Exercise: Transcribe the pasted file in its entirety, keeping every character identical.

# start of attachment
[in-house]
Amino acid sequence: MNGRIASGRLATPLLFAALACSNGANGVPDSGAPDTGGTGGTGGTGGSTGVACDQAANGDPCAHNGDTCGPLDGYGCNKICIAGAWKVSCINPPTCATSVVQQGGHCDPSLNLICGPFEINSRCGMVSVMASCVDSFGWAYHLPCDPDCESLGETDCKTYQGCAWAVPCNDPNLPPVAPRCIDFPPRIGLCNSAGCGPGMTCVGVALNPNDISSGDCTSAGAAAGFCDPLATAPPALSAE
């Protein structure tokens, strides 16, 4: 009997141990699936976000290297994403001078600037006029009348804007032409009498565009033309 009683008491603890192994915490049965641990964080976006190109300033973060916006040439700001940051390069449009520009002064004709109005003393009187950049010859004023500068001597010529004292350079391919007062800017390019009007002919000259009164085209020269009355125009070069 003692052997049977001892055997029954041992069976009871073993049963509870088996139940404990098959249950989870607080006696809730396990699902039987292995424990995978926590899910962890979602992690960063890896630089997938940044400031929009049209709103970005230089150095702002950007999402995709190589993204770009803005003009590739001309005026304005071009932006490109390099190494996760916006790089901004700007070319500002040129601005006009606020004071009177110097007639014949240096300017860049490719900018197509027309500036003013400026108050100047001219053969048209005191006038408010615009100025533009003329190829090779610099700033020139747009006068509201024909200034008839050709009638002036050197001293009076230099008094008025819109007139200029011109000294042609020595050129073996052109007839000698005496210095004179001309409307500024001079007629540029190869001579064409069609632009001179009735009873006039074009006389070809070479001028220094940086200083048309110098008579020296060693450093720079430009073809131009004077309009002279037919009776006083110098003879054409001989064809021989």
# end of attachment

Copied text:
[in-house]
Amino acid sequence: MNGRIASGRLATPLLFAALACSNGANGVPDSGAPDTGGTGGTGGTGGSTGVACDQAANGDPCAHNGDTCGPLDGYGCNKICIAGAWKVSCINPPTCATSVVQQGGHCDPSLNLICGPFEINSRCGMVSVMASCVDSFGWAYHLPCDPDCESLGETDCKTYQGCAWAVPCNDPNLPPVAPRCIDFPPRIGLCNSAGCGPGMTCVGVALNPNDISSGDCTSAGAAAGFCDPLATAPPALSAE
């Protein structure tokens, strides 16, 4: 009997141990699936976000290297994403001078600037006029009348804007032409009498565009033309 009683008491603890192994915490049965641990964080976006190109300033973060916006040439700001940051390069449009520009002064004709109005003393009187950049010859004023500068001597010529004292350079391919007062800017390019009007002919000259009164085209020269009355125009070069 003692052997049977001892055997029954041992069976009871073993049963509870088996139940404990098959249950989870607080006696809730396990699902039987292995424990995978926590899910962890979602992690960063890896630089997938940044400031929009049209709103970005230089150095702002950007999402995709190589993204770009803005003009590739001309005026304005071009932006490109390099190494996760916006790089901004700007070319500002040129601005006009606020004071009177110097007639014949240096300017860049490719900018197509027309500036003013400026108050100047001219053969048209005191006038408010615009100025533009003329190829090779610099700033020139747009006068509201024909200034008839050709009638002036050197001293009076230099008094008025819109007139200029011109000294042609020595050129073996052109007839000698005496210095004179001309409307500024001079007629540029190869001579064409069609632009001179009735009873006039074009006389070809070479001028220094940086200083048309110098008579020296060693450093720079430009073809131009004077309009002279037919009776006083110098003879054409001989064809021989």